K: What piece is this?
S: It’s called “Night Soil,” and it includes some content from various scholarly articles on shit and waste, particularly a book by Dominique LaPorte called History of Shit. The essay discusses poop in a few ways; first, as a material substance–me shitting in my home, my experiences shitting in front of my partners, shit as it relates to food and what I put in my body, what I expel. Then, thinking about polyamory, the idea of holding two partners as equally sacred in the same way that shit is just as sacred as the trees. Fluid love like fluid ecology. And third, waste as related to rebirth–what can and cannot regrow. Shit versus the composting of bodies, for instance, particularly in light of my dad’s recent death. The essay felt like a mission statement regarding what I’m really interested in when I’m writing about shit which is sometimes shit-as-object, and sometimes something totally different.
M: And this is going to be in…what publication?
S: It’s going to be in Cosmonauts Avenue! (laughs) Anyway, to return to the idea of shame, Kina–I wanna hear you talk about this because you also write on shame and the body and bodily traumas often.
K: Well right now that balance, that shame/empowerment balance, has really not been balanced. Writing has been more difficult, for whatever reason. You have to keep at it. I think it’s okay to not always be one or the other–to not always be trying to empower yourself. I’m somewhere in there. Maybe I’m still working on it.
S: I think I am too. It’s not like, “Oh, I’ve re-written and re-appropriated this damaging narrative about my body through this poem and now I’m empowered.”
K: Exactly. It’s not that simple.
S: (laughs) I think my shame is often tied to past behaviors and events but it’s also very immediate. Often my shame is tied to the fact that I’m expressing shame, which is this hyper self-conscious mode.
K: Do you think the way you’re talking about being embarrassed about talking about shame has anything to do with the form of the chapbook? With all the different sections, and how it’s filtered through things like Google searches?
S: I will say certain parts feel like a more immediate and vulnerable embrace of shame, particularly with the more prose-like passages or narrative sections. But other pieces like the theoretical moments, the diagram, and even to some extent the g-chat conversations either pull away from shame momentarily or engage with it from a different angle. It’s hard to sit in a certain kind of shame for so long, in a certain density, and I think that’s why the chapbook is formed from a bunch of different vignettes.
It was a new experience for me writing in vignettes. It puts a new type of pressure on each poem. So much of the chapbook revolves around repeated motifs which interact with one another, which you don’t get as much in a single poem.
K: I think the vignettes also stand alone, but they take on new life when they’re put in this order, this form. The way that Travis (Sharp) did the design–
S: Travis is so amazing. Seriously. I love Letter [r] and Small Po[r]tions. They are so devoted to the book as a physical object. I can be such an intangible, impractical person, so it’s so good to have someone like that handling my work. That’s something you’re both really good at, making broadsides and book design and posters. I’m not a very visual person.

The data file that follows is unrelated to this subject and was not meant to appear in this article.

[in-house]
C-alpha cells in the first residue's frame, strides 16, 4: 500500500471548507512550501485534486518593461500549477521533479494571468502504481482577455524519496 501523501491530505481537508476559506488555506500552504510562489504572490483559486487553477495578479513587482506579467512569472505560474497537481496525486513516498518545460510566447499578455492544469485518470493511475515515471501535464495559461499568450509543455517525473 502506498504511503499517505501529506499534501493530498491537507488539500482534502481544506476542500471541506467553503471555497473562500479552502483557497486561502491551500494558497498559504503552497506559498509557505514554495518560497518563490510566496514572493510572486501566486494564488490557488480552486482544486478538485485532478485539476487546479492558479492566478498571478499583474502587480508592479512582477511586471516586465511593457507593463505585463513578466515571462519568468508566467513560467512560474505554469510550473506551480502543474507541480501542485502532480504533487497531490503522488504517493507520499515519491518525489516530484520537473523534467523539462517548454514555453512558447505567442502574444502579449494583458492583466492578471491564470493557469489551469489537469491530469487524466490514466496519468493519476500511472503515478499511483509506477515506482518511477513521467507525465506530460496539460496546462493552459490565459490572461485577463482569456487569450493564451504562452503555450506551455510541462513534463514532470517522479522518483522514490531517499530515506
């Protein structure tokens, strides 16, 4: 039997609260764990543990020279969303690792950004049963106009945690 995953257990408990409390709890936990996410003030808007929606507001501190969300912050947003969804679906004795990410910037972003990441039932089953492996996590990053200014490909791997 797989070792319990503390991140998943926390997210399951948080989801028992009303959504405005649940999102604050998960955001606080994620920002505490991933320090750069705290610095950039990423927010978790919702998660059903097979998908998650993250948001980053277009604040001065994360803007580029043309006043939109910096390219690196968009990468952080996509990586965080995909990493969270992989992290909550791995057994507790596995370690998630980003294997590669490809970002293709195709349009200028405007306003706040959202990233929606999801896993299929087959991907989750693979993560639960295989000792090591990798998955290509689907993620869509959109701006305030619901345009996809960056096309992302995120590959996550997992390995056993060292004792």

K: Well you clearly are, because your poems are so visual on the page!
M: Yeah! You think very much in terms of overall concepts and projects. I know I think more on a micro-poem level. I’ll write individual poems and then sometimes they feel like they’re part of the same thing and sometimes they don’t. Are you like that too, Kina?
K: Probably…I don’t even know. I write and then when I try to put things together in a book it feels like the hardest thing in the world.
M: Whereas I feel like Sarah will be like “OK! I just came up with an idea for a book!” It’s just interesting how people’s brains work. I don’t think I would notice how things are connected. And with large projects, sometimes you face the problem of “how do I break this giant concept project into individual units to submit?” I wonder if that has anything to do with the fact that Kina and I also like to design. I love designing stuff because it’s super soothing for me to focus on tiny little details. I wonder if those things are relevant to how we think of writing, macro versus micro.
S: That’s interesting. I guess I do tend to think about things in terms of larger projects, maybe because I tend to write around the same themes. I will say that when I started the chapbook, it did almost immediately feel project-y to me. It took on this momentum and energy that felt really different from my individual poems. I wrote the book in very condensed, intense periods. But I’m always afraid of being too prescriptive when I’m in a project mindset; I worry that if I have a product or project in mind, I’m limiting the scope of what I’m writing about.
In terms of the transition from chapbook to book, I really wasn’t sure for a while if the chapbook was a chapbook or part of a full-length. I was wondering how the chapbook content might fit in with my other poems, because they’re very related in theme and image. Have y’all read Khadijah Queen at all? Her book Fearful Beloved does this so well, where it has this titular thread that interrupts other sections and speaks to larger motifs of fragmentation and the trauma of re-experiencing the past. I was thinking about how a similar arrangement might dial up similar motifs in my own work.